In this piece, Dr Claire Bohan, Director of Student Support and Development, explains DCU’s long history of commitment to widening the participation of underrepresented groups in higher education and its ambitious plans for the future.
Widening participation (WP) is about ensuring that the diversity of society is reflected in our university population, and that sectors of society who would not ‘naturally’ look to progress to third level, are provided with the impetus and support to do so.
We know from Higher Education Authority (HEA) data that there are communities currently underrepresented in higher education, such as mature students, Further Education students, students with a disability, students from socio-economically disadvantaged backgrounds, students who identify as Irish Traveller or Roma and ethnic minorities. At DCU, Widening Participation means actively engaging with underrepresented communities at three stages:
Widening Participation has always been a core part of our DNA. Our founding Governing Authority recognised that DCU’s north Dublin neighbourhood includes some of Ireland’s most socially and economically disadvantaged areas and was determined to make DCU accessible to the local community. In September 1990, six students entered DCU through a scholarship programme that would later become DCU’s Access Programme. We take great pride in how it has grown since then and that it has now supported over 4,200 students from socio-economically disadvantaged backgrounds across Ireland to pursue their dream of higher education.
Yet establishing Ireland’s first Access Programme was really just the beginning of our Widening Participation journey. At DCU, we are always looking to continually improve access to education for all groups in society. We keep a close eye on societal issues and trends and closely examine our student intake to learn from our interventions.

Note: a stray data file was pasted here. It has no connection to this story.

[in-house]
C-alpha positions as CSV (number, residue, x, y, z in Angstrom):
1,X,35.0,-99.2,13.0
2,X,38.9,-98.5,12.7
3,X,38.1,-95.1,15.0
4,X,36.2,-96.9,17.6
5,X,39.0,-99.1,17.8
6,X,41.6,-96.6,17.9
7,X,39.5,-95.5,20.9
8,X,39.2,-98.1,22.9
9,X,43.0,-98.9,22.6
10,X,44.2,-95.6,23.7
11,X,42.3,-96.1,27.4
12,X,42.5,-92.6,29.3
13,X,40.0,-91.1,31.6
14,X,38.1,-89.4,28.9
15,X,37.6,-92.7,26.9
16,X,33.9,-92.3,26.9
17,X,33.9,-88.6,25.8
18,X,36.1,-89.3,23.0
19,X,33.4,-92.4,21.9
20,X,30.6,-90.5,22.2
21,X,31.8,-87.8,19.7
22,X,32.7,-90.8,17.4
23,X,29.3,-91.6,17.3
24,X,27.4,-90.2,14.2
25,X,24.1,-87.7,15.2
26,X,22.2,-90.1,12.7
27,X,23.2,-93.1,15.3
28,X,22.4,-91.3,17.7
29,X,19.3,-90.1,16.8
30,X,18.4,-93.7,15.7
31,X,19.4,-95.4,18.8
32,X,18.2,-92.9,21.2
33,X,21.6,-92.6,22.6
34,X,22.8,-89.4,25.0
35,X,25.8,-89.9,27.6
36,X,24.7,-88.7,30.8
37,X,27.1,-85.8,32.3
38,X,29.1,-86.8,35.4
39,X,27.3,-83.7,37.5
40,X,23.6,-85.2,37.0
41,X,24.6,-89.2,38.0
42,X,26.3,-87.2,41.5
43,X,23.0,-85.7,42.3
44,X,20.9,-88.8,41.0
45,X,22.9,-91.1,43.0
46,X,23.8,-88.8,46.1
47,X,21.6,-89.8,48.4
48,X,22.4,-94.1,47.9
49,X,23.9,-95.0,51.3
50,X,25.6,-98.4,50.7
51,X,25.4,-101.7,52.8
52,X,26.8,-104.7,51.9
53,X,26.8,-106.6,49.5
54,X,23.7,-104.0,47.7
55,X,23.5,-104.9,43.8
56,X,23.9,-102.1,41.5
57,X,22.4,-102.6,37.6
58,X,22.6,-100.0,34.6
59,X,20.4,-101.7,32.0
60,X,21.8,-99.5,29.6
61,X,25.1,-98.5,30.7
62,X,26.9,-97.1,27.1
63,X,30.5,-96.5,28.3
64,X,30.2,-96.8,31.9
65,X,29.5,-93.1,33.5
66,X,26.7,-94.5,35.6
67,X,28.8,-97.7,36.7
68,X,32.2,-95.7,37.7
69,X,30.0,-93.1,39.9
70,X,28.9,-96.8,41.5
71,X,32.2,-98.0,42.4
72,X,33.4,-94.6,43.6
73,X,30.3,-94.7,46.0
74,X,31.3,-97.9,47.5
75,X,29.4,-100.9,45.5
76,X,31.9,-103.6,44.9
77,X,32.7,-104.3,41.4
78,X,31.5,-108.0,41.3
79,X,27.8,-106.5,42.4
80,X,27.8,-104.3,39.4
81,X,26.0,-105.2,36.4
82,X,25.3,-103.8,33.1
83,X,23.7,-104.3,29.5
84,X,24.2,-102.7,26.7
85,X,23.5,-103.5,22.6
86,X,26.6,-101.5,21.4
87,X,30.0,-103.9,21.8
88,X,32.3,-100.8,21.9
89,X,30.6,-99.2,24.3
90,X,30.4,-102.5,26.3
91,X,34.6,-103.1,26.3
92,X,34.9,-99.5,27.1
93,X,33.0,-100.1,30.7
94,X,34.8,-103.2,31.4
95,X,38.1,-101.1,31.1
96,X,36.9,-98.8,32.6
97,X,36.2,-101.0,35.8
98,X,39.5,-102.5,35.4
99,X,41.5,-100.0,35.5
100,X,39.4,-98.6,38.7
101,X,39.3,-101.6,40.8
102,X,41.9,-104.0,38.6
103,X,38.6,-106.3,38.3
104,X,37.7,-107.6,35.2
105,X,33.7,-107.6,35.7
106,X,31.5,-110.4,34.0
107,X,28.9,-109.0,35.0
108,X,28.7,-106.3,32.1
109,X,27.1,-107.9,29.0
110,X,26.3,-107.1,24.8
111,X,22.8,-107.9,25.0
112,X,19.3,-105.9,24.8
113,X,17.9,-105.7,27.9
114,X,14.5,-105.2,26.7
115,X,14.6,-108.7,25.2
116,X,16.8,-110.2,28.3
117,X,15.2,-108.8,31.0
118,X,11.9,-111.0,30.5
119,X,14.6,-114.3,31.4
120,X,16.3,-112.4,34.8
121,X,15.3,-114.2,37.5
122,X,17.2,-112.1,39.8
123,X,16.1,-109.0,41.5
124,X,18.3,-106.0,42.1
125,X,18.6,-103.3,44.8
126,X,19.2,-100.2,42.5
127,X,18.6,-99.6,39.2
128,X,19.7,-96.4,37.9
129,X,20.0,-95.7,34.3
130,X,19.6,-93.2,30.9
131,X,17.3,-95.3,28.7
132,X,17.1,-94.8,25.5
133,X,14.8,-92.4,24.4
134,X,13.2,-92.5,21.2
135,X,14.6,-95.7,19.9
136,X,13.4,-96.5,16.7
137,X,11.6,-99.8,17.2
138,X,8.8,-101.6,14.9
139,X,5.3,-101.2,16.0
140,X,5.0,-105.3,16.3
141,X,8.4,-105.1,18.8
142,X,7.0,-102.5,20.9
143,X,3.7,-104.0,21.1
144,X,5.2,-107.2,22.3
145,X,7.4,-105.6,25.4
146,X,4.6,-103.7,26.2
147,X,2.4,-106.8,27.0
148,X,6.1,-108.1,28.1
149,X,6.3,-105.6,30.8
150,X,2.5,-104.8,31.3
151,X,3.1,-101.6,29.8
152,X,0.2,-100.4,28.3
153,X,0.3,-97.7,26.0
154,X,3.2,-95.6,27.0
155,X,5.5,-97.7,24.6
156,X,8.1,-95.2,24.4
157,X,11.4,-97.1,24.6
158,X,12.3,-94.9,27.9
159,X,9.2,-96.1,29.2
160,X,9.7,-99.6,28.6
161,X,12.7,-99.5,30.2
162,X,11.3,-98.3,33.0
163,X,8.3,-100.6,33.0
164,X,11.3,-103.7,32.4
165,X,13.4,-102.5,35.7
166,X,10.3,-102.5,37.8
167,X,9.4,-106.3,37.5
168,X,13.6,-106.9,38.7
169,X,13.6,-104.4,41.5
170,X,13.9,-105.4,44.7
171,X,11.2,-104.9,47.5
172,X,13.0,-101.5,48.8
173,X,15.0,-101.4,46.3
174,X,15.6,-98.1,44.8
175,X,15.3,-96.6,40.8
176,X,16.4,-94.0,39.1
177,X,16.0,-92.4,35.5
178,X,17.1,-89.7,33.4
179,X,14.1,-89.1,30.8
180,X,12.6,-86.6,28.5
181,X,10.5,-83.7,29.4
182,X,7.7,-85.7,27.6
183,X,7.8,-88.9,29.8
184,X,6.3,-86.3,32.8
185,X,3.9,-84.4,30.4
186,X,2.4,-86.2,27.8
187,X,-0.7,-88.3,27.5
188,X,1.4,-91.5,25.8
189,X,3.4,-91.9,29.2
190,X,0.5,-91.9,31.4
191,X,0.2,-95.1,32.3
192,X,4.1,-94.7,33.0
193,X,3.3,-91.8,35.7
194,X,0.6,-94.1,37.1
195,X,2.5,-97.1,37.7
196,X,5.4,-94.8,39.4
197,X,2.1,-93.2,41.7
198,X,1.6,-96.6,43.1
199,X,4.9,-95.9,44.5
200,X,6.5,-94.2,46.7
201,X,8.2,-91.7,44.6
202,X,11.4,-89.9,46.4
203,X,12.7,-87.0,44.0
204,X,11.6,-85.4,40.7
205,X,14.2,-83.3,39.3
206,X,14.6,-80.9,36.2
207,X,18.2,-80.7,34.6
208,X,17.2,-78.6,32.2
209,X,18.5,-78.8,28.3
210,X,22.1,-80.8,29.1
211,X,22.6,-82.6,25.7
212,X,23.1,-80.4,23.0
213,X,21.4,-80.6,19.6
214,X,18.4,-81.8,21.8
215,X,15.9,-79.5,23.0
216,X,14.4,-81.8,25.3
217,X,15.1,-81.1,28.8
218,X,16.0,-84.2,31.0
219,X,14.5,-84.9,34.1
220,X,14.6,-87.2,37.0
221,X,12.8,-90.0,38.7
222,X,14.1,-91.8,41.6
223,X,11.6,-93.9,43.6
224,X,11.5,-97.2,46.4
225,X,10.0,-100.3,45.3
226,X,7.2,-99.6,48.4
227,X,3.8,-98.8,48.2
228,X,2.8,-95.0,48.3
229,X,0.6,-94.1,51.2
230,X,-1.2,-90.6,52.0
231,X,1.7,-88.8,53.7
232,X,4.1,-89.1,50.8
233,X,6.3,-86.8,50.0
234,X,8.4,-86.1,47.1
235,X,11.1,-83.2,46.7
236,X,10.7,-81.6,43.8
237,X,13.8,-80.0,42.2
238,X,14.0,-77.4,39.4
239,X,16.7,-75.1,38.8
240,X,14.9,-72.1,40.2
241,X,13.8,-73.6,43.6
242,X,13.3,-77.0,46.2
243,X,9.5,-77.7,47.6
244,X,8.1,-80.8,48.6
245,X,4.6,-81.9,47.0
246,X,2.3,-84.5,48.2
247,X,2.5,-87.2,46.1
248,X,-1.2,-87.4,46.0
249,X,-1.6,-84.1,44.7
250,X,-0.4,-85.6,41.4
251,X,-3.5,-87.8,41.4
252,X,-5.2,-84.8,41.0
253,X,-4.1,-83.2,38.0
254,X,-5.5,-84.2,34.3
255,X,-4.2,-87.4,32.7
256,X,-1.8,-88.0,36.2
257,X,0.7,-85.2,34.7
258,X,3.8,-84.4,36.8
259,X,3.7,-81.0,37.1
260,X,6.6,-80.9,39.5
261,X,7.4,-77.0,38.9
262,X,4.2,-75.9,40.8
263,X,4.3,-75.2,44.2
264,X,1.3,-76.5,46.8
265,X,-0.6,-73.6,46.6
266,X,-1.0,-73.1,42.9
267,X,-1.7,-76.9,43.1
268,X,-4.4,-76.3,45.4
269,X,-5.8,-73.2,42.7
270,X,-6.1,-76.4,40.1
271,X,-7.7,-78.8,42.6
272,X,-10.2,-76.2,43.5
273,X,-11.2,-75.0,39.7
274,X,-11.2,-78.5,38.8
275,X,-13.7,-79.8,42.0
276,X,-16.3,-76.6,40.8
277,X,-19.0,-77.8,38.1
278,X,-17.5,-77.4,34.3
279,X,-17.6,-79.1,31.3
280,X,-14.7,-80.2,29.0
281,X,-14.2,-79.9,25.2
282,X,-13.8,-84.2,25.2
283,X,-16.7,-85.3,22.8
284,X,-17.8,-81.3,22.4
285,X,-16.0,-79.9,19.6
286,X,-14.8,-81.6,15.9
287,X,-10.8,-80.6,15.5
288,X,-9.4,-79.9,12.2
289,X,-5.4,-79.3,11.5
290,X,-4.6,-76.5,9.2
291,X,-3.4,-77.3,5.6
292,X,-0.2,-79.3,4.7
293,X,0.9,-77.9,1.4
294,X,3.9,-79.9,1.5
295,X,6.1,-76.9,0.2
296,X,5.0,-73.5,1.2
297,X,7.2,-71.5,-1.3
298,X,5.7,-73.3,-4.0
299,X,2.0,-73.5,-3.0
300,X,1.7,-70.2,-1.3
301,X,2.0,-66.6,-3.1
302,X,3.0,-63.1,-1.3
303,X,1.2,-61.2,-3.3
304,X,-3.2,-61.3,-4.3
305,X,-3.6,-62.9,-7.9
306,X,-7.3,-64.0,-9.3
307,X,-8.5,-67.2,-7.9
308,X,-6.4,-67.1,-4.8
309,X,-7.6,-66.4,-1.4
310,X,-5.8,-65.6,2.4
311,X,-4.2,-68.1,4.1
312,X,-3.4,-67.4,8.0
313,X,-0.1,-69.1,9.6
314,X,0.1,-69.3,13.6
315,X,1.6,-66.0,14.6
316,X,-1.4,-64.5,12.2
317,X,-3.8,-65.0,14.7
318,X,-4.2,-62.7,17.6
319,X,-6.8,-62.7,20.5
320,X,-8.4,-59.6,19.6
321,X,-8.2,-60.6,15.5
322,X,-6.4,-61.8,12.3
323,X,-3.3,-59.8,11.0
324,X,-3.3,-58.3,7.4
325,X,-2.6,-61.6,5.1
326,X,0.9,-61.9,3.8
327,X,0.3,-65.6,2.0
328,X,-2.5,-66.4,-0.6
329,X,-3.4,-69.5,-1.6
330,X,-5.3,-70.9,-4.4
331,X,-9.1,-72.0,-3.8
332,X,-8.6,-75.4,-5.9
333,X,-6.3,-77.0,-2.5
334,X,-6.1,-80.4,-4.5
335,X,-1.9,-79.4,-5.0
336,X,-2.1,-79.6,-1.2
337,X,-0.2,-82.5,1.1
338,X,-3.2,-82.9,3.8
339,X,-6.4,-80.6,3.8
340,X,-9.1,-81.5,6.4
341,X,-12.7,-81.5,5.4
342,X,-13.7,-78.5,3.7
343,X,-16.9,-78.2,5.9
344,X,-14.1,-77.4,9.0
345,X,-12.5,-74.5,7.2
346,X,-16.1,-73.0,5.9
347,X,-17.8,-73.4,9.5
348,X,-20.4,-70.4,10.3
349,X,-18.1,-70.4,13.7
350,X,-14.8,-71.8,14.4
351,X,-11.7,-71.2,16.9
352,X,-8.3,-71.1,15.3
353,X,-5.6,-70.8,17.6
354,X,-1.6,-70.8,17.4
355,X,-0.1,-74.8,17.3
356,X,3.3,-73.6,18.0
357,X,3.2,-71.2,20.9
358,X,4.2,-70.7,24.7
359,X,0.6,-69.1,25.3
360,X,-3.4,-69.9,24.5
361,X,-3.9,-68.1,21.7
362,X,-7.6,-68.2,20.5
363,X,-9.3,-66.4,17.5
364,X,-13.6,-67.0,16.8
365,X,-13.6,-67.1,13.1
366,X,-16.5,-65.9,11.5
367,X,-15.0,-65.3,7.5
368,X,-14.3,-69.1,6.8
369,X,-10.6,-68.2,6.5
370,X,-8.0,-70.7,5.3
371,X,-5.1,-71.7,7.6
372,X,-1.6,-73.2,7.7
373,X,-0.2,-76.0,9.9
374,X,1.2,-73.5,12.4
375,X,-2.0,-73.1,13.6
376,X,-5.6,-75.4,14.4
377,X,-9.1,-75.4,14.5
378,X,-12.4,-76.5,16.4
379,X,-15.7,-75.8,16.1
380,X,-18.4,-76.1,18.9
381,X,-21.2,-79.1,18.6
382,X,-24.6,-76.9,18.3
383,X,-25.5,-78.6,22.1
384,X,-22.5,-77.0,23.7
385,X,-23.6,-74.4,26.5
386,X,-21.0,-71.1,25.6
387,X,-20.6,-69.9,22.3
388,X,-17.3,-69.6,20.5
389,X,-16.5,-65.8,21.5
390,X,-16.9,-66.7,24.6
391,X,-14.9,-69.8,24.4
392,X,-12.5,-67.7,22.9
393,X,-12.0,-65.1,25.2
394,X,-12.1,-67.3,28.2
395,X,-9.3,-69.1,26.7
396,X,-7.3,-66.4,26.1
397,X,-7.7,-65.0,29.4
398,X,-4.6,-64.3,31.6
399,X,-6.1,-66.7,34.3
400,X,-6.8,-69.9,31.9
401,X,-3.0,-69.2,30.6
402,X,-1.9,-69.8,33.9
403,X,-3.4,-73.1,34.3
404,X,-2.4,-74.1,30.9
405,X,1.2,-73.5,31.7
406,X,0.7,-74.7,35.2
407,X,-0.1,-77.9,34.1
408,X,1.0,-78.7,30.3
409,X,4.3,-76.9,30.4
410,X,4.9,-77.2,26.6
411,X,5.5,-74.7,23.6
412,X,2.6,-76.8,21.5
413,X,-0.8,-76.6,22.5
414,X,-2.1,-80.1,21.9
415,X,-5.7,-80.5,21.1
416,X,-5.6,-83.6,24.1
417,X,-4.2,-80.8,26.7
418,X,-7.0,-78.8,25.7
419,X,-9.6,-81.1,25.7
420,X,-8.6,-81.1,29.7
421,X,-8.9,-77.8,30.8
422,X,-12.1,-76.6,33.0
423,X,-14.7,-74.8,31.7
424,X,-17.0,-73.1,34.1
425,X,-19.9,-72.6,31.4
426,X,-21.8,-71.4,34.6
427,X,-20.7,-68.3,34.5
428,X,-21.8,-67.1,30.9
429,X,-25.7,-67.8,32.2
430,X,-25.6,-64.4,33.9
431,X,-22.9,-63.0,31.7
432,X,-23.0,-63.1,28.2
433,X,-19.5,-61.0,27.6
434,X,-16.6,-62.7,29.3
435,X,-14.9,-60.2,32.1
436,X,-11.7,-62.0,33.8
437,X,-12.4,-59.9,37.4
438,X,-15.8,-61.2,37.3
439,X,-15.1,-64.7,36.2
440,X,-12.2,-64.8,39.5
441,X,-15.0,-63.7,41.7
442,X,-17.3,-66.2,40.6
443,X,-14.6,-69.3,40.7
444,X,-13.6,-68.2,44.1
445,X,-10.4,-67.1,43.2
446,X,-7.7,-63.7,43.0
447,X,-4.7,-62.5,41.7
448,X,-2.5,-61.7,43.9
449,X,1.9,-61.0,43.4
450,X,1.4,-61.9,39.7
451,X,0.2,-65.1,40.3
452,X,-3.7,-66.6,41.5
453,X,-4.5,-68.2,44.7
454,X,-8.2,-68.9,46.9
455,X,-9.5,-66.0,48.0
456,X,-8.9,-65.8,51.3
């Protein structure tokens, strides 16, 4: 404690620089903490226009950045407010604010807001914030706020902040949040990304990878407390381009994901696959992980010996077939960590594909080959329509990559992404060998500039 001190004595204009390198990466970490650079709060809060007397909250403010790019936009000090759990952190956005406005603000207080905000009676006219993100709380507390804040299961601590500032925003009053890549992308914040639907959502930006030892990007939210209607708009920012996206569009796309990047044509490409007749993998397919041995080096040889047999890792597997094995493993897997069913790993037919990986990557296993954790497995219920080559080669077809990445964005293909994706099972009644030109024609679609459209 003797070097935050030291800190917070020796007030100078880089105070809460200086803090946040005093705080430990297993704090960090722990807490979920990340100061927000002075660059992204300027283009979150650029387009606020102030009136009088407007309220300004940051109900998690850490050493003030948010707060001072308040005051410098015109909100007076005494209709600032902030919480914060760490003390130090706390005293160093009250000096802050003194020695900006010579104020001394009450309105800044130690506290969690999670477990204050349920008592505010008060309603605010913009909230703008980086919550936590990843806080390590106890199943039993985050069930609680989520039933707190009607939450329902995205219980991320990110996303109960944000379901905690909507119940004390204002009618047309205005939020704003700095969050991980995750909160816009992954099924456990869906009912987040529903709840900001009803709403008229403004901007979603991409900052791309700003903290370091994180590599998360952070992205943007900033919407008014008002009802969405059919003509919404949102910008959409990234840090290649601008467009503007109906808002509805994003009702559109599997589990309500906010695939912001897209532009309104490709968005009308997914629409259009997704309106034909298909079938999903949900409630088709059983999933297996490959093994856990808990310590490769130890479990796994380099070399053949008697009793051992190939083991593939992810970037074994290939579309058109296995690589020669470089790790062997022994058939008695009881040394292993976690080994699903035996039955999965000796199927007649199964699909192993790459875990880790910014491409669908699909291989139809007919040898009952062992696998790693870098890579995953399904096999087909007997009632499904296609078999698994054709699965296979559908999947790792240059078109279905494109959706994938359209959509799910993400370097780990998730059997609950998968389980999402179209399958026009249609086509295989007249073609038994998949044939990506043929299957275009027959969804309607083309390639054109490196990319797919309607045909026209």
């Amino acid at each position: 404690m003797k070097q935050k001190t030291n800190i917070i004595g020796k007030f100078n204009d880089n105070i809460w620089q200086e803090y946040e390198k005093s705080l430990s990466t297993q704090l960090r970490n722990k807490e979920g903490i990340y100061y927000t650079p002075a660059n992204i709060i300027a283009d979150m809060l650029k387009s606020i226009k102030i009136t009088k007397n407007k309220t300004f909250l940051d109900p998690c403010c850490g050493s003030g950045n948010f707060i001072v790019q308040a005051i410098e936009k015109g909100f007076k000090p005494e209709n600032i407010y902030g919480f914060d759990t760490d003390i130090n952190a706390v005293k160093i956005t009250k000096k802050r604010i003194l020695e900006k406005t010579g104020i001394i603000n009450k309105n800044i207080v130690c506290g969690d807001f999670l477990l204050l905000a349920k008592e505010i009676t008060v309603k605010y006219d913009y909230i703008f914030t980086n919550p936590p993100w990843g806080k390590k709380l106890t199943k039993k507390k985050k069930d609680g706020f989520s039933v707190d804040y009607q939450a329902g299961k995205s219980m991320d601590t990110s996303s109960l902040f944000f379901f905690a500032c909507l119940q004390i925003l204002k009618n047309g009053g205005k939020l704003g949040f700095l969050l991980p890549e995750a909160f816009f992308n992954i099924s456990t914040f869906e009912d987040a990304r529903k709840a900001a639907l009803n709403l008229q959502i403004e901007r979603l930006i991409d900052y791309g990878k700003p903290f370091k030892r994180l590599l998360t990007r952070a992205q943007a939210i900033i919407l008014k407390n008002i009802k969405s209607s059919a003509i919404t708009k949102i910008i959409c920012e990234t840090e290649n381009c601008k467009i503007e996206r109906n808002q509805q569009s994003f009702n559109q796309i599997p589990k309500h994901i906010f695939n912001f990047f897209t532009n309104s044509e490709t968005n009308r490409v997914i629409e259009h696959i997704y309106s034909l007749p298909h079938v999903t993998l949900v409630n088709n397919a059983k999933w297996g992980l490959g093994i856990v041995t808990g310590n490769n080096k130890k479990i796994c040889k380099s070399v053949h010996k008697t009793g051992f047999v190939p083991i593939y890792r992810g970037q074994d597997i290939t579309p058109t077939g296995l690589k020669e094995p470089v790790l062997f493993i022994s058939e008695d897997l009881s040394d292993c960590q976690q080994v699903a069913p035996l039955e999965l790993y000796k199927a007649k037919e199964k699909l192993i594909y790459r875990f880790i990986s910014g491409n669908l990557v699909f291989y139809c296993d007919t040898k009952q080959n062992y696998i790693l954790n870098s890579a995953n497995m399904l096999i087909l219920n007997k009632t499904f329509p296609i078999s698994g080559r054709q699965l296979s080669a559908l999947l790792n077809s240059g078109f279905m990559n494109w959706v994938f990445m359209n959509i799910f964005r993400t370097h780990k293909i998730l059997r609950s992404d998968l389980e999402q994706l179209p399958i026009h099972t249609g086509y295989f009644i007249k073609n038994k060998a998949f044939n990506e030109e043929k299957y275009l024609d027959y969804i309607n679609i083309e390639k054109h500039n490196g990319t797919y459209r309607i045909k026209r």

Our Autism Friendly University initiative is a good example of this. Over the past 20 years, children with autism have increasingly entered mainstream primary and secondary schools, and this ‘peak cohort’ is now moving on to third level. At DCU, we realised that universities needed to be better prepared to meet their needs. So, in 2016, we collaborated with AsIAm, Ireland’s national autism charity, on research to identify the specific barriers that autistic students may face in higher education and to recommend solutions. The research culminated in 8 Principles for an Autism Friendly University, which we committed to embed through a 43-point action plan that is now at an advanced stage.
In 2016, we also became Ireland’s first University of Sanctuary, which helped to raise awareness of the barriers to education for students living in Direct Provision, and prompted other universities to follow. We have awarded 38 Scholarships to University of Sanctuary students since then, and will offer 10 more in September 2021.
The last three years have brought significant improvements to the university environment, which have helped autistic students settle into university life, but which have also benefitted the general student body. Some highlights have included introducing an autism awareness-raising week, staff training and the establishment of the world’s first Neurodivergent Society, to address stigma and lack of understanding, which can prevent students from disclosing their diagnosis.
We have certainly seen results, with the number of students disclosing their autism diagnosis doubling from 35 in 2016 to 81 in 2021.
We also developed a new webpage and toolkit for autistic students, which outlines in clear detail what university life will look like in order to take away the anxiety and stress of the ‘unknown and new.’